CEO of digital distribution firm says Apple to debut iTunes Store subscriptions with 6 months

Apple Store“Since Apple launched its wildly successful iTunes music store back in 2003, CEO Steve Jobs has adamantly refused to offer a monthly subscription service. If you want to buy music from iTunes, you do it either by the single or the album, that’s it. But that could soon change,” Paul R. La Monica reports for CNNMoney.

“Les Ottolenghi, CEO of INTENT MediaWorks, a digital distribution system that works with peer-to-peer networks, said he’s had meetings with people from Apple and he believes the company will announce a subscription service for iTunes within the next six months. ‘I think Apple is seriously considering a subscription offering right now even though they will probably tell you otherwise,’ he said. Spokespeople for Apple were not immediately available for comment,” La Monica reports.

La Monica reports, “So far though, it appears that Apple has made the right decision to spurn the subscription model. Rival online music stores, such as Napster, RealNetworks’ Rhapsody and Yahoo’s Y! Music Unlimited, that offer monthly subscriptions have failed to attract a lot of interest. In fact, I wrote yesterday about how teens widely prefer iTunes to subscription-based music stores.”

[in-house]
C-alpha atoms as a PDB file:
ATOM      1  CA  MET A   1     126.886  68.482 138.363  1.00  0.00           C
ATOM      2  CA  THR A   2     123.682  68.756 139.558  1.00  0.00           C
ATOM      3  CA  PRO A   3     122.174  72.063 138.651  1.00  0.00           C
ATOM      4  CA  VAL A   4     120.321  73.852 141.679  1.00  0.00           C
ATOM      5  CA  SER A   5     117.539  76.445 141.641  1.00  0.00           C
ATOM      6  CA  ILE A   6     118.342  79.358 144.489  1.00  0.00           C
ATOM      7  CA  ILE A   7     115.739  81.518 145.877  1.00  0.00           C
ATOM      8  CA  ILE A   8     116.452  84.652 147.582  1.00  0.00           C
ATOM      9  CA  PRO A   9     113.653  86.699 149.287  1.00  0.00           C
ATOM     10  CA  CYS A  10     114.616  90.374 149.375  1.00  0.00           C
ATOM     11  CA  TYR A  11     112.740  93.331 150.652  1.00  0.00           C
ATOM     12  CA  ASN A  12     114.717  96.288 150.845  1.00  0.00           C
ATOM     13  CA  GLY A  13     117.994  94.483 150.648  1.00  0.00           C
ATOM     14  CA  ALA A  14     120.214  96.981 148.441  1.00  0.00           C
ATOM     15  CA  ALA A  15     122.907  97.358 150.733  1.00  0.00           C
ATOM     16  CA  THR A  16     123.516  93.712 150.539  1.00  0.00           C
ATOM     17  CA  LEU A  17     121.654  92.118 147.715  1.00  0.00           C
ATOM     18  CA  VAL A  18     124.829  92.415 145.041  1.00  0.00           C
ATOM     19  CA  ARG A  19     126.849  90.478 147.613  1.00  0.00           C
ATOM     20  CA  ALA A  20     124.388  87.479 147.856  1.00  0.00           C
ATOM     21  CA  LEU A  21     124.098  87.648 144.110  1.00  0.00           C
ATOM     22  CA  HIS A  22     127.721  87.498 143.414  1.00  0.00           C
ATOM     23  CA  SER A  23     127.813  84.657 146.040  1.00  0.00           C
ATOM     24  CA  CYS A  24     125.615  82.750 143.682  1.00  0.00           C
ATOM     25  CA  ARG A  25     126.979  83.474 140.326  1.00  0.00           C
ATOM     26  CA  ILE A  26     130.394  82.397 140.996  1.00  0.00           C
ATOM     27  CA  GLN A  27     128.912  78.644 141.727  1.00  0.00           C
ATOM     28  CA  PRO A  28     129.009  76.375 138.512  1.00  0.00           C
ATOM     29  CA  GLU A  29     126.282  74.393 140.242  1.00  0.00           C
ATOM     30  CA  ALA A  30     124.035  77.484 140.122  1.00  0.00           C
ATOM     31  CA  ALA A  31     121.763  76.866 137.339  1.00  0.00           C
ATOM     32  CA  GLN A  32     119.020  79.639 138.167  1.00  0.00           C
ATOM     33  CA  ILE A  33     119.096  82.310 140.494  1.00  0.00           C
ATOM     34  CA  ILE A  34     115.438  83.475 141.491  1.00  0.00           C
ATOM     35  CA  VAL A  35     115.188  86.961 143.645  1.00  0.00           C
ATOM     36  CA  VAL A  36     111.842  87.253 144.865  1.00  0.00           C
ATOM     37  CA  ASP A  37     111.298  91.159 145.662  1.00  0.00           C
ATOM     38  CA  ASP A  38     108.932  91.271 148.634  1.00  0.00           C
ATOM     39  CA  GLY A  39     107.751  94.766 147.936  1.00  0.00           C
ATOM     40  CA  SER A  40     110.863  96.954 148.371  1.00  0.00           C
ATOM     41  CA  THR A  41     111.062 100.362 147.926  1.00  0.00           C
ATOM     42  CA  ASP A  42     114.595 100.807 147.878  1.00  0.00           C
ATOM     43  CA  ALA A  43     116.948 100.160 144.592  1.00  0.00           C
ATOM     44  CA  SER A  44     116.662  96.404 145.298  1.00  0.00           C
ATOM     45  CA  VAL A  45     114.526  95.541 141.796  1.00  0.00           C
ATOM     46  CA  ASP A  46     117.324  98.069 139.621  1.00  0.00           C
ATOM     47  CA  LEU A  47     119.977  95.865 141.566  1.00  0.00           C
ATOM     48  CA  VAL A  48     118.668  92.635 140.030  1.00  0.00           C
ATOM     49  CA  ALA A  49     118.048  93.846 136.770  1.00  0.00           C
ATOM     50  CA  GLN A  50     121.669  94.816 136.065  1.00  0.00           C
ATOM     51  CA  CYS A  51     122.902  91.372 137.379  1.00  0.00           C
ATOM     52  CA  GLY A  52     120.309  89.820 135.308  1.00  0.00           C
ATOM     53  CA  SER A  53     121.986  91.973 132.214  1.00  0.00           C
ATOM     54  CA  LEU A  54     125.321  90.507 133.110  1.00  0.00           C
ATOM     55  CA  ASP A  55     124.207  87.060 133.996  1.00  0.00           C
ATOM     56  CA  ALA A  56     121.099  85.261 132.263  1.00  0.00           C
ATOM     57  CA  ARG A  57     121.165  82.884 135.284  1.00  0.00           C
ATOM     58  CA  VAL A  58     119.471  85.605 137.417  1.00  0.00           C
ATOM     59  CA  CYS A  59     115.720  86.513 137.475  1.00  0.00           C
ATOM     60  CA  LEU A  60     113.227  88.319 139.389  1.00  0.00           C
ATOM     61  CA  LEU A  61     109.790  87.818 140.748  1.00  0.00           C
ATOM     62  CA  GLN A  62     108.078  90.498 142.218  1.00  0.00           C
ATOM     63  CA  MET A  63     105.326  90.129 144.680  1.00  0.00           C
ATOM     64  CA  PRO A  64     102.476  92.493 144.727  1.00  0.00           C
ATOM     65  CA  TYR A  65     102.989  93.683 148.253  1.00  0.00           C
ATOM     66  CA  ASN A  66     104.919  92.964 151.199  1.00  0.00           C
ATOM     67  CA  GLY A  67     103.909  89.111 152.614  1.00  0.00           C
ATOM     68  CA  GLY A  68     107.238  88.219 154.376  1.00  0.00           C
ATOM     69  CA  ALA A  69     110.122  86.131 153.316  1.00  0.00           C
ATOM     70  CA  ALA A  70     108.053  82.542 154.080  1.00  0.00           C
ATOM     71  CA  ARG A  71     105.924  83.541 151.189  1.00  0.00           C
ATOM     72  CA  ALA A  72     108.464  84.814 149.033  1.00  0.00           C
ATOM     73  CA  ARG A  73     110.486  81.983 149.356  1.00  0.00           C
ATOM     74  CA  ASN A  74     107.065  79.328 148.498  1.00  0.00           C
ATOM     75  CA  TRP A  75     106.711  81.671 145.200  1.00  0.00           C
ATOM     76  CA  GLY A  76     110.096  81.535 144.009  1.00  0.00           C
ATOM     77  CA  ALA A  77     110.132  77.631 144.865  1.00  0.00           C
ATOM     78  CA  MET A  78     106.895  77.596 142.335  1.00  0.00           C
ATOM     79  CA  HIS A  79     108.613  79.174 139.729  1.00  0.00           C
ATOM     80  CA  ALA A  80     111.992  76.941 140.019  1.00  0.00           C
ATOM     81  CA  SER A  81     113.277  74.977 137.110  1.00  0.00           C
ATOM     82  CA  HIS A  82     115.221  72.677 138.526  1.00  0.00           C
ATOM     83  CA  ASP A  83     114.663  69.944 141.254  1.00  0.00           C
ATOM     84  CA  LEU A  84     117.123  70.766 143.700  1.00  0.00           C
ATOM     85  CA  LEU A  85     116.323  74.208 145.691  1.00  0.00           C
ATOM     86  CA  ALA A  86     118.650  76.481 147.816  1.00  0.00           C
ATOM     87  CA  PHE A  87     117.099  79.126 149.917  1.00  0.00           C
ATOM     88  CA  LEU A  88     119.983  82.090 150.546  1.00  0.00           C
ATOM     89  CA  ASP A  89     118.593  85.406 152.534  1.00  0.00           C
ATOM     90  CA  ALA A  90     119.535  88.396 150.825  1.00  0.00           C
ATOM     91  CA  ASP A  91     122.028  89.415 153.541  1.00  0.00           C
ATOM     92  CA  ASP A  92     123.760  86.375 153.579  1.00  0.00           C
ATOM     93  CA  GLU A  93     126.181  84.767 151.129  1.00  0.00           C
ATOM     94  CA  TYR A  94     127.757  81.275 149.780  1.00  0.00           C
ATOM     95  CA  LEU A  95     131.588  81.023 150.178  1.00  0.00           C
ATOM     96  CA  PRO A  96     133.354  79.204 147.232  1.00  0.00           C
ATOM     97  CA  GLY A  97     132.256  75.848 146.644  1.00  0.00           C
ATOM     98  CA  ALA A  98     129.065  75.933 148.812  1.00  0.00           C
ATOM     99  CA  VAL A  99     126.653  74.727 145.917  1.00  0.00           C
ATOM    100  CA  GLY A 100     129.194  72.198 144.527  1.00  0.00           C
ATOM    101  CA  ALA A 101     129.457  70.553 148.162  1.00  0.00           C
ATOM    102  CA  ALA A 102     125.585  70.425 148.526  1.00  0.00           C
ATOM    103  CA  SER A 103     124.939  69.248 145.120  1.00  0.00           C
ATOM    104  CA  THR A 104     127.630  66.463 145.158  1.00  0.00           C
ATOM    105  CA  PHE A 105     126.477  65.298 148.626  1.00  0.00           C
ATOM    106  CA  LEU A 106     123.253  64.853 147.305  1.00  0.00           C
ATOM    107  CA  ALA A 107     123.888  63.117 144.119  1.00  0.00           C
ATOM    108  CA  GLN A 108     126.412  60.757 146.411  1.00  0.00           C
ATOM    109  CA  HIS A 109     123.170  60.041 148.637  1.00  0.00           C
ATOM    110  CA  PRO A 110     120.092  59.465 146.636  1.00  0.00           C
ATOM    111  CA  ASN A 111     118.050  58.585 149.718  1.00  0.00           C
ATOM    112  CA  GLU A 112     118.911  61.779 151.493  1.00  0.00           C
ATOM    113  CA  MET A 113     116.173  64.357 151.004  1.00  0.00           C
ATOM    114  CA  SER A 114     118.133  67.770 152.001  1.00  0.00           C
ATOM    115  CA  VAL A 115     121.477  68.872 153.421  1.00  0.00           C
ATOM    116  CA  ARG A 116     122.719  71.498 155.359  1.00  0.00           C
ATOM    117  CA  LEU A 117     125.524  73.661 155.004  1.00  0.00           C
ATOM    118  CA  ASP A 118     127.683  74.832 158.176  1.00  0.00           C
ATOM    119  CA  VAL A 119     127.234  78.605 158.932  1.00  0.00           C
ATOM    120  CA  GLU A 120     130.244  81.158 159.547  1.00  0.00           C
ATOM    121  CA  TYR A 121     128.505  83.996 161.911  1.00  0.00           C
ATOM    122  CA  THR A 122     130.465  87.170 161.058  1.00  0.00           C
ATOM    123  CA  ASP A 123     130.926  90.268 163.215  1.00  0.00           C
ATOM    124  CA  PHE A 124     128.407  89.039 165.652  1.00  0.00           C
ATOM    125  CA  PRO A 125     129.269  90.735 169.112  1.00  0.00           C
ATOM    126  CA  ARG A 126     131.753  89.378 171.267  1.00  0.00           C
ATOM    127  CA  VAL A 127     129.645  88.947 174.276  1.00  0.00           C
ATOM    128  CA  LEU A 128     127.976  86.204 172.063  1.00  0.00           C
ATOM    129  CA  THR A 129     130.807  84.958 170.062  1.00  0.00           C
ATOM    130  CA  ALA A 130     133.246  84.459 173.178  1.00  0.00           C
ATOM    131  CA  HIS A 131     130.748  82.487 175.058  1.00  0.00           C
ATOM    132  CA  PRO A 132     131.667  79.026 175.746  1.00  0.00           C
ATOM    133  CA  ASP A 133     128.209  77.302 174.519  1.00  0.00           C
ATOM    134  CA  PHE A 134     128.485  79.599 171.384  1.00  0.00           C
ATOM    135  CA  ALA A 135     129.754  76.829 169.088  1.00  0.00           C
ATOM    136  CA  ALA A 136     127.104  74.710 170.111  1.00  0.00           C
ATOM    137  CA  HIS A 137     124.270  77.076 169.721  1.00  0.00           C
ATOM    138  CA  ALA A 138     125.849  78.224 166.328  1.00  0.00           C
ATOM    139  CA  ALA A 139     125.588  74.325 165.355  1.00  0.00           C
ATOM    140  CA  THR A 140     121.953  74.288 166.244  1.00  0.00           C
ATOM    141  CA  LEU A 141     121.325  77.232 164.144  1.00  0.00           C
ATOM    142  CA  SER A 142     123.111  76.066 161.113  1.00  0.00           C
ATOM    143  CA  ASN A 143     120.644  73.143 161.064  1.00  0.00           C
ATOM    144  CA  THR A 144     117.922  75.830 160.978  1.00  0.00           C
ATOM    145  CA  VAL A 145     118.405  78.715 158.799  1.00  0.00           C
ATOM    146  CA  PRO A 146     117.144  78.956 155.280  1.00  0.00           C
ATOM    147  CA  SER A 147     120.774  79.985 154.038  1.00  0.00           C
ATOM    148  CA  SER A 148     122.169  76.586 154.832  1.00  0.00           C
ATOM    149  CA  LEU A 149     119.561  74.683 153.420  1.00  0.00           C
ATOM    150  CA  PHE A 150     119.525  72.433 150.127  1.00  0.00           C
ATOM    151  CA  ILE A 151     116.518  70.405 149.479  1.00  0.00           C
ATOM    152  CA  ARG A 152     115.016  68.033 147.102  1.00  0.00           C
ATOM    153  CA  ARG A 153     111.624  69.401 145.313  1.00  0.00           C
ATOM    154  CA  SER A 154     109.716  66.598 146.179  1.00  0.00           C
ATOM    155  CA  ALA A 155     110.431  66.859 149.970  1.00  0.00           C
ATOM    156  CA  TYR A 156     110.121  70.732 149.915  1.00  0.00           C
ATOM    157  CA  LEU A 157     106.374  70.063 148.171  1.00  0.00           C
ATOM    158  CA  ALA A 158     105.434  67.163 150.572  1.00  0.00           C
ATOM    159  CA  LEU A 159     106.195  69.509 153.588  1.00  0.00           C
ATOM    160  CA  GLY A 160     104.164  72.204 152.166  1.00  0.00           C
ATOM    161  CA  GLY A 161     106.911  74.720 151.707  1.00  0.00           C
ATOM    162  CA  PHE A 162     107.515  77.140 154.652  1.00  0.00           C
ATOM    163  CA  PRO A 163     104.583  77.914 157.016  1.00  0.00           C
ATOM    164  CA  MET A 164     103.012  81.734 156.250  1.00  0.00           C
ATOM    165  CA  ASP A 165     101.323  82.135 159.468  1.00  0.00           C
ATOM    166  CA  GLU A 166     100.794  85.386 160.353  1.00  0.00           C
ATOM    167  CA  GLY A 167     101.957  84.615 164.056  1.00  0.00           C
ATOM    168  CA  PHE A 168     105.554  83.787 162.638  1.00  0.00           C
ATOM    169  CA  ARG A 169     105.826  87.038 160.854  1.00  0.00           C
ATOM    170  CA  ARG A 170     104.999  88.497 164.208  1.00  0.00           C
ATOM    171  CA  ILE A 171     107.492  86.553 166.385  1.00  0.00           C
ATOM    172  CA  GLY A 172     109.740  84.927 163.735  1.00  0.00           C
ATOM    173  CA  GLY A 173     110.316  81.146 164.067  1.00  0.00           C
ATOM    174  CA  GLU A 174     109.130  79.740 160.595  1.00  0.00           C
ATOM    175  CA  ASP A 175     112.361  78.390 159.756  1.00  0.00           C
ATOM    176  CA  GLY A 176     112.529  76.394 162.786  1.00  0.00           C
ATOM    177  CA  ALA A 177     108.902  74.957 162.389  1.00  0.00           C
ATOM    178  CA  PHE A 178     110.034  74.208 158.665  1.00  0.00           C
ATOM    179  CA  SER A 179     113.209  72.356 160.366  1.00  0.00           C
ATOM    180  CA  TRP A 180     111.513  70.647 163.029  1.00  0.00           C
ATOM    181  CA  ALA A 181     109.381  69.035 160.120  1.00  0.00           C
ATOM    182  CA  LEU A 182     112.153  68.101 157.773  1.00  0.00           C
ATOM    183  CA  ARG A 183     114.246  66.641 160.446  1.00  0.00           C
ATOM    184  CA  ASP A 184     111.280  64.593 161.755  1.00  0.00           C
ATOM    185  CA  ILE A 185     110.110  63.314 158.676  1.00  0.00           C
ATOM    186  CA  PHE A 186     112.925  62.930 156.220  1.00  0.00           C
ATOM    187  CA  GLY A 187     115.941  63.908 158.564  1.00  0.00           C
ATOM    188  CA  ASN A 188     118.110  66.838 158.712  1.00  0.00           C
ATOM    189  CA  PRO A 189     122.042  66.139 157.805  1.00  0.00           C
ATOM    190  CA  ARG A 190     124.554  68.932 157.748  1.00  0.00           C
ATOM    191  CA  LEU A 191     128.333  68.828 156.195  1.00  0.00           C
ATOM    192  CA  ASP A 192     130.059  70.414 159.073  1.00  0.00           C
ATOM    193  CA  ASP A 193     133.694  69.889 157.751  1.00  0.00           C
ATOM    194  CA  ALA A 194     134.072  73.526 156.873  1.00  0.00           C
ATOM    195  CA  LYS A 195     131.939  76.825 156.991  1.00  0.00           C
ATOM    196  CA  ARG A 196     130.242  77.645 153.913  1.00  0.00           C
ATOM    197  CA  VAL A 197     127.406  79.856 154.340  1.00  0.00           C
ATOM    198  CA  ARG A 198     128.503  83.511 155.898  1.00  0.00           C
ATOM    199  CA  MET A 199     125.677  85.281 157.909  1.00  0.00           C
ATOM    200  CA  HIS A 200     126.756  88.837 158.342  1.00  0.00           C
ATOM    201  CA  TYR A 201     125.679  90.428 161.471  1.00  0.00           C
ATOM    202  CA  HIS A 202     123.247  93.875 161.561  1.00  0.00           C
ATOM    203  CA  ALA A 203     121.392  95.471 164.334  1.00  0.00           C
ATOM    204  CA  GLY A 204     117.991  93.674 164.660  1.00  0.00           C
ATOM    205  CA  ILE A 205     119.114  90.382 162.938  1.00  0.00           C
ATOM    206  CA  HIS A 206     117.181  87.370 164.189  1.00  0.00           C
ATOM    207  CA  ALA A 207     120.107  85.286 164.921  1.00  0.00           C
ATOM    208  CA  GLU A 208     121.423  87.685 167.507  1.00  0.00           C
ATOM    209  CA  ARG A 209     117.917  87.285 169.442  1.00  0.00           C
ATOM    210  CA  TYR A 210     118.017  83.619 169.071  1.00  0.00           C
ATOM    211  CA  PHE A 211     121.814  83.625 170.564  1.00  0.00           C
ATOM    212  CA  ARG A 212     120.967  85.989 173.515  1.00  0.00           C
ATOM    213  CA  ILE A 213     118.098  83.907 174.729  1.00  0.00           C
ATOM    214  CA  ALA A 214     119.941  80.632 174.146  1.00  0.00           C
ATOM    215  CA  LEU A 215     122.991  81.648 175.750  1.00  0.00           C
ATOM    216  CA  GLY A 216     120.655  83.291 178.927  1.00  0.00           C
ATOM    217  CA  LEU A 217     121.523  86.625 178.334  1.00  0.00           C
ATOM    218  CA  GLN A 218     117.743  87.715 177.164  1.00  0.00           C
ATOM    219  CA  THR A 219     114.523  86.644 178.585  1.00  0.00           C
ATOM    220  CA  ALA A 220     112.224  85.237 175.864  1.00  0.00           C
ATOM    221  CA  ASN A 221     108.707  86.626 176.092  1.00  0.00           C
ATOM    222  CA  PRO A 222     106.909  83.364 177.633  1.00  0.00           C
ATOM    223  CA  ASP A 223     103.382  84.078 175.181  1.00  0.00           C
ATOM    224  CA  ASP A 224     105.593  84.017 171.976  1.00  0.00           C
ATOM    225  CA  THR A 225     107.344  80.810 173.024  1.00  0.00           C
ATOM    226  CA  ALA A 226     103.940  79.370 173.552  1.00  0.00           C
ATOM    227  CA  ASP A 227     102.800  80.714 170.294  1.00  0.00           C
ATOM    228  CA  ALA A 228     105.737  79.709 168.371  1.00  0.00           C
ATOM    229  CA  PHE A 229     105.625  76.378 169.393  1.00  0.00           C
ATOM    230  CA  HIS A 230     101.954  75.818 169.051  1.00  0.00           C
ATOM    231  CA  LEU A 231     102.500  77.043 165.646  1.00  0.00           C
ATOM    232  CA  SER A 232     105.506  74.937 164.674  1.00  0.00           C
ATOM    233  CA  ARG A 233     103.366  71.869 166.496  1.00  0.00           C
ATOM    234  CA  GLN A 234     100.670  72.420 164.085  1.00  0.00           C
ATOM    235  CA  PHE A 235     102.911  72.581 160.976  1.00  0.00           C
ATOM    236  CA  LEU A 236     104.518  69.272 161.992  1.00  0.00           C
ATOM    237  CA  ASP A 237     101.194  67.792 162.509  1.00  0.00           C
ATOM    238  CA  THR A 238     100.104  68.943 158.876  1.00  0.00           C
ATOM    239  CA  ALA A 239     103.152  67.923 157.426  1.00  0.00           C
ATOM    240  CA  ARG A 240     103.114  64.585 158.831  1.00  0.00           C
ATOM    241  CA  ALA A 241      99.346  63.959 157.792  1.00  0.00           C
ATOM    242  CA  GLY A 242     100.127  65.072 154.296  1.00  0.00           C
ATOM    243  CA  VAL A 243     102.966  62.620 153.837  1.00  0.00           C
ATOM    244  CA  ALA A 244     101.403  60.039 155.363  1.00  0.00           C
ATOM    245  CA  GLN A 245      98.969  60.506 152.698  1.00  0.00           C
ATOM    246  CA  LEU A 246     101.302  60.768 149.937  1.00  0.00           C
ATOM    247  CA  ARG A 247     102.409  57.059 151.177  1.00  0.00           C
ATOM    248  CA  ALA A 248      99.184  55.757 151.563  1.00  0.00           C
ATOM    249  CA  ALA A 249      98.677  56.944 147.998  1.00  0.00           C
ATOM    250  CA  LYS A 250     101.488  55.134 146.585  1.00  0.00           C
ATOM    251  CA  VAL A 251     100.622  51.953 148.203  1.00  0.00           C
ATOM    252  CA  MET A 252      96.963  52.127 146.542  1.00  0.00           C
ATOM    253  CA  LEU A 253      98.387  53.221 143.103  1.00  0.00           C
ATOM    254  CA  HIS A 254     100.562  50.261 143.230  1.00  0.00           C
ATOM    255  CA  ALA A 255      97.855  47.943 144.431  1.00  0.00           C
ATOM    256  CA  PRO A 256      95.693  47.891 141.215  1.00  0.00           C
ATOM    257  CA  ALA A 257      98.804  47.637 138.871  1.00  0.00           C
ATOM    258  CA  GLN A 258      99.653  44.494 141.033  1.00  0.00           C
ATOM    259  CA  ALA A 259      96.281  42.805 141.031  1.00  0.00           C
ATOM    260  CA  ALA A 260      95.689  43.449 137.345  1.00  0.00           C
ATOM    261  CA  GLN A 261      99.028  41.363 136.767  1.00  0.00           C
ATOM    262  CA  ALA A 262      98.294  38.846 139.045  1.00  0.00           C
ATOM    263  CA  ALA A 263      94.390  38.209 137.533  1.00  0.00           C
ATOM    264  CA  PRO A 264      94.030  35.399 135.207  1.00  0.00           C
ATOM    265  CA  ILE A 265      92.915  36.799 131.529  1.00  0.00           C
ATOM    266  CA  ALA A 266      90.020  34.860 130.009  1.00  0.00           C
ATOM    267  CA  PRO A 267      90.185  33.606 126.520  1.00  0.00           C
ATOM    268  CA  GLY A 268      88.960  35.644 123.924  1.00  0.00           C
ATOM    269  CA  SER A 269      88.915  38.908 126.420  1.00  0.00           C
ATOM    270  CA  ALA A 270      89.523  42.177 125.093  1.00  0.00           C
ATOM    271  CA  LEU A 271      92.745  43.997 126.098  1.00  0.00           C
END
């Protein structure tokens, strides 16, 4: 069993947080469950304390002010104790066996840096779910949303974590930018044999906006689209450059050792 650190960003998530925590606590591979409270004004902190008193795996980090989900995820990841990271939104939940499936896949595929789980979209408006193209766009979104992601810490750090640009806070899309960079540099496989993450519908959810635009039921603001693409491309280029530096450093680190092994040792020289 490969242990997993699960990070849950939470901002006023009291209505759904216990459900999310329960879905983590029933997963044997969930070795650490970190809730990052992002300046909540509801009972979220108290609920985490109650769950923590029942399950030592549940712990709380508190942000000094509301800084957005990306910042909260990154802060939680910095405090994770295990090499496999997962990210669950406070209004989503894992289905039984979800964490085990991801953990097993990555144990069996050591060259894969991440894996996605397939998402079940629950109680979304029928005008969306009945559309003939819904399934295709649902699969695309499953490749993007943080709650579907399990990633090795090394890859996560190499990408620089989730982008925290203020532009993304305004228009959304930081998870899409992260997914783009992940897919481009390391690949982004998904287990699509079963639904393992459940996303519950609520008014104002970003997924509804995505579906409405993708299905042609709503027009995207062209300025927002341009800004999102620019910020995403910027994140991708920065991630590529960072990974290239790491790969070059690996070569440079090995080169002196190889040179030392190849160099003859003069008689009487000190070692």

“But Ottolenghi said that even though music subscription services have struggled against iTunes so far, he doesn’t think consumers are necessarily averse to paying monthly subscriptions. He argues that because Apple doesn’t offer a subscription product, that’s why music fans haven’t embraced the model,” La Monica reports.

Full article here.
Subscriptions for music? Well, okay, whatever – for those that want that option. But, subscriptions for movies and/or TV shows, now that could have some real widespread interest!

Related articles:
CNET Editor: Apple will soon introduce subscription-based music and video service – June 01, 2006
Consultant: Apple iPod dominance holding back subscription services – April 17, 2006
EMI Music Chairman: Music subscription services like Napster and Rhapsody haven’t beeen huge – January 23, 2006